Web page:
Mingus Big Band - Live in Tokyo (Sunnyside, 2006)
Amidst the glut of "ghost bands" and never ending tribute albums, one band has been able to link the glories of the past with the innovation of the future. The Mingus Big Band is now a staple on the contemporary jazz scene, holding down a weekly gig in New York City and touring the world. The band embraces both Mingus veterans and provides an incubator to young jazz talent. This live album was recorded at the Blue Note club in Tokyo. "Wham Bam" opens the disc by channelling the great man with some thundering bluesy swing. "Celia" has the lush melody being belied by the hot horn solos on the inside. "Bird Calls" is blast furnace bebop with torrid saxophone solos and some nice swinging piano over a thumping bass beat. One of Charles Mingus' most famous compositions, "Meditations" opens with a deep bowed bass solo, appropriate for very serious music about the civil rights struggle. A gentle Dolphy-esque flute lifts up over the riffing band. This is a very complex piece of music, but the band plays it well and doesn't miss a beat.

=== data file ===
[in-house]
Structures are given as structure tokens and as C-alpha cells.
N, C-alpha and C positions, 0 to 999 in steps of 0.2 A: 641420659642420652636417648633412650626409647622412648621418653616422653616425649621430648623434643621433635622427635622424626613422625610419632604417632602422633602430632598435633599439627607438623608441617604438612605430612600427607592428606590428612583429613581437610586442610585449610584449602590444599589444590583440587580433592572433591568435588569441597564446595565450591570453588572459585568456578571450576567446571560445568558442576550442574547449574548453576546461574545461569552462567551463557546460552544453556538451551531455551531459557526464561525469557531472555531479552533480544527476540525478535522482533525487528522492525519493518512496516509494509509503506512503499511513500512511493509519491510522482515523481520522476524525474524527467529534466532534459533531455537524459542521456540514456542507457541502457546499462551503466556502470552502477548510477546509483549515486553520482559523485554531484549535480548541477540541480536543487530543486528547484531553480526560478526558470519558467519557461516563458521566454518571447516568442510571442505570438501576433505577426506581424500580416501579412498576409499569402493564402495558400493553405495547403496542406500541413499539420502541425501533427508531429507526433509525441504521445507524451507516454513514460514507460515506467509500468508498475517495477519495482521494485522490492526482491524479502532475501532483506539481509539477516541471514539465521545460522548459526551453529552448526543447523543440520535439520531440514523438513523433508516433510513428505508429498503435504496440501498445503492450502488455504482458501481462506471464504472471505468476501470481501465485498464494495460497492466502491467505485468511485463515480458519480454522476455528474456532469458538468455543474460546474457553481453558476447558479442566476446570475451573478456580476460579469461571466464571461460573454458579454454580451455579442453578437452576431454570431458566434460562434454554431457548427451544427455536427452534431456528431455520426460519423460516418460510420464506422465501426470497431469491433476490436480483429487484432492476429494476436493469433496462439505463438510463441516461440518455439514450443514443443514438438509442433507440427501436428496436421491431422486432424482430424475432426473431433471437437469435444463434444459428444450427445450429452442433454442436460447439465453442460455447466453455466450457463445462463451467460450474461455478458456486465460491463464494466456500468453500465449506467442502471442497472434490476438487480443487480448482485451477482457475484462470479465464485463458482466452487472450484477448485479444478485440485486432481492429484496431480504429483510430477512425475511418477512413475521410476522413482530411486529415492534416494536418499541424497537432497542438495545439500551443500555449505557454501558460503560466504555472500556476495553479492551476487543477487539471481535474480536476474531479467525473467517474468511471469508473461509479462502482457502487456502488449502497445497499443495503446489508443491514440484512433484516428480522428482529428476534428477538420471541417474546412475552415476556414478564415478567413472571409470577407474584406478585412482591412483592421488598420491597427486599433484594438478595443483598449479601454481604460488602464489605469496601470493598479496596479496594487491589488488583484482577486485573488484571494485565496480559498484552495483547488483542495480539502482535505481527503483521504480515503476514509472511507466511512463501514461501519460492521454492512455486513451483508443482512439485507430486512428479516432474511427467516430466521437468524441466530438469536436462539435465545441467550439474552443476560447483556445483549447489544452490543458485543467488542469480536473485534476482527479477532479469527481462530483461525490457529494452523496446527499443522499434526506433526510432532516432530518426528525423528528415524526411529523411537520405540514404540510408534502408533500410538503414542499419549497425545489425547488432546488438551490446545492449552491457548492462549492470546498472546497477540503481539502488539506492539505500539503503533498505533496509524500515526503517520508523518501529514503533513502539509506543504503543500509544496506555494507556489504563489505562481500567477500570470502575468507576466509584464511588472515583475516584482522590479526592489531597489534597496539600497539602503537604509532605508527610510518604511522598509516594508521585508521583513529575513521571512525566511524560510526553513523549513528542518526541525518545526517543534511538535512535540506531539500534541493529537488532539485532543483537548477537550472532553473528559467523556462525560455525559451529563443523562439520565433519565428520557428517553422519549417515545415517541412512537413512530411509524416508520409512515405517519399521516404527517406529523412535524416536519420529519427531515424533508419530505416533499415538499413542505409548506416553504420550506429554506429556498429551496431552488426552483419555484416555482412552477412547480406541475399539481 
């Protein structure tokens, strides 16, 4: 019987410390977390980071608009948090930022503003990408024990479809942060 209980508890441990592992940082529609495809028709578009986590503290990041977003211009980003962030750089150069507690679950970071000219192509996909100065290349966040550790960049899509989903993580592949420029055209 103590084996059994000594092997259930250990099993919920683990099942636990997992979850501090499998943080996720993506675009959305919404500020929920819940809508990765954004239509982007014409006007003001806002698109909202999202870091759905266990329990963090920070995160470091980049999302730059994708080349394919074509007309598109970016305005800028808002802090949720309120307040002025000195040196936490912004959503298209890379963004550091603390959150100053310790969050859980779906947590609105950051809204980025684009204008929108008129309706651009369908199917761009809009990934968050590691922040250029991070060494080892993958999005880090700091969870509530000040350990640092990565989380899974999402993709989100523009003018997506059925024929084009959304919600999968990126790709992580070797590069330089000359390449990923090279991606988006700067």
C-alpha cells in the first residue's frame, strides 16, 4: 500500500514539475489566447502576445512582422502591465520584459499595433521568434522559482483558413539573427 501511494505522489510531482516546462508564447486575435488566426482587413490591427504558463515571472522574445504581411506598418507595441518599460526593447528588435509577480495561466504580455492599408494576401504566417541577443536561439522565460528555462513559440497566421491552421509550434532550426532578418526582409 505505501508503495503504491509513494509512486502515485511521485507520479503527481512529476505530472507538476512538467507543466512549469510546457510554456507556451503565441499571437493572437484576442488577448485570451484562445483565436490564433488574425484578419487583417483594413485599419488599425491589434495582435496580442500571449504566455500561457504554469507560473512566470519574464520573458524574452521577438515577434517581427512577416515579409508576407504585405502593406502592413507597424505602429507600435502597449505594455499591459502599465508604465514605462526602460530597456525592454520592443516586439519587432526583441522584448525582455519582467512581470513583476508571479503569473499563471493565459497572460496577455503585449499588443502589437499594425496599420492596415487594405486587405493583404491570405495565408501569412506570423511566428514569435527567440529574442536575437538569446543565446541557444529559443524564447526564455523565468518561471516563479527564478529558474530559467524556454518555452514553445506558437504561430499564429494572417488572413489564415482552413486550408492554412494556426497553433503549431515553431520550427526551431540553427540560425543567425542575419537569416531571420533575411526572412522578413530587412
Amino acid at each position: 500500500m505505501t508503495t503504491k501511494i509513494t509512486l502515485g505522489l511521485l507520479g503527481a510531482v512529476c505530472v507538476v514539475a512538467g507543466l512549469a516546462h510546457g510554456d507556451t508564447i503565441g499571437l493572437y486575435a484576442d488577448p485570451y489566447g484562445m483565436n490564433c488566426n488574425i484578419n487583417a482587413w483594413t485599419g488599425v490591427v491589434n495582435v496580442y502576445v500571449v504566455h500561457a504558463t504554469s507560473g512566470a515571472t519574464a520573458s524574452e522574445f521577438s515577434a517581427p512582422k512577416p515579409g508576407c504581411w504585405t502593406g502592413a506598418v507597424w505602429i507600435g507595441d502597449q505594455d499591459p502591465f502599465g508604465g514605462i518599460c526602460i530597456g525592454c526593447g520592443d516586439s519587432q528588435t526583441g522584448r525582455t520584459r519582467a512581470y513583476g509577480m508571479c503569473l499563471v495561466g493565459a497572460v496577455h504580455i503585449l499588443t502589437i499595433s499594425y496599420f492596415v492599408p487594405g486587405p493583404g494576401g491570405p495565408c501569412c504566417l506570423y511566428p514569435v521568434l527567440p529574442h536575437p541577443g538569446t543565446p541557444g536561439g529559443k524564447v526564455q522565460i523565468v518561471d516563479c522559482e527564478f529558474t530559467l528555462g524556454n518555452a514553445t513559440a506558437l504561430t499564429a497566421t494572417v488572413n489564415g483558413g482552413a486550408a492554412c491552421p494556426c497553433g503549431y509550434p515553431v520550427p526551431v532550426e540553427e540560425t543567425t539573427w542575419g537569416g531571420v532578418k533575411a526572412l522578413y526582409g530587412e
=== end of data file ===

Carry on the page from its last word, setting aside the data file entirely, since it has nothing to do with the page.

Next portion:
"Prayer for Passive Resistance" has a jump and swing feel with some nice bass playing from Kenny Davis (think there's a little pressure playing bass in this band?) opening up to a medium-boil tenor solo from Wayne Escoffery before the band returns to the swirling, swinging melody. "Free Cell Block F" has kaleidoscopic swing and riffing from the band before some sweet flute breaks free on a light, fleet solo sounding like a butterfly, quite a juxtaposition in a composition about riots at the Attica prison. It's not surprising that "Ecclesiastics" starts with the reading of a familiar passage and a few shouted amens, because Charles Mingus was deeply influenced by gospel music since his childhood, and that influence is felt quite strongly on this composition. A majestic tenor saxophone emerges from the testifying band for a solo before being joined by the other saxophonists as they trade ideas over the bands encouragement. This is a very exciting end to a fine concert. Sue Mingus and the members of the band she manages should be commended for putting together another fine album from one of the bast large ensembles in modern jazz.
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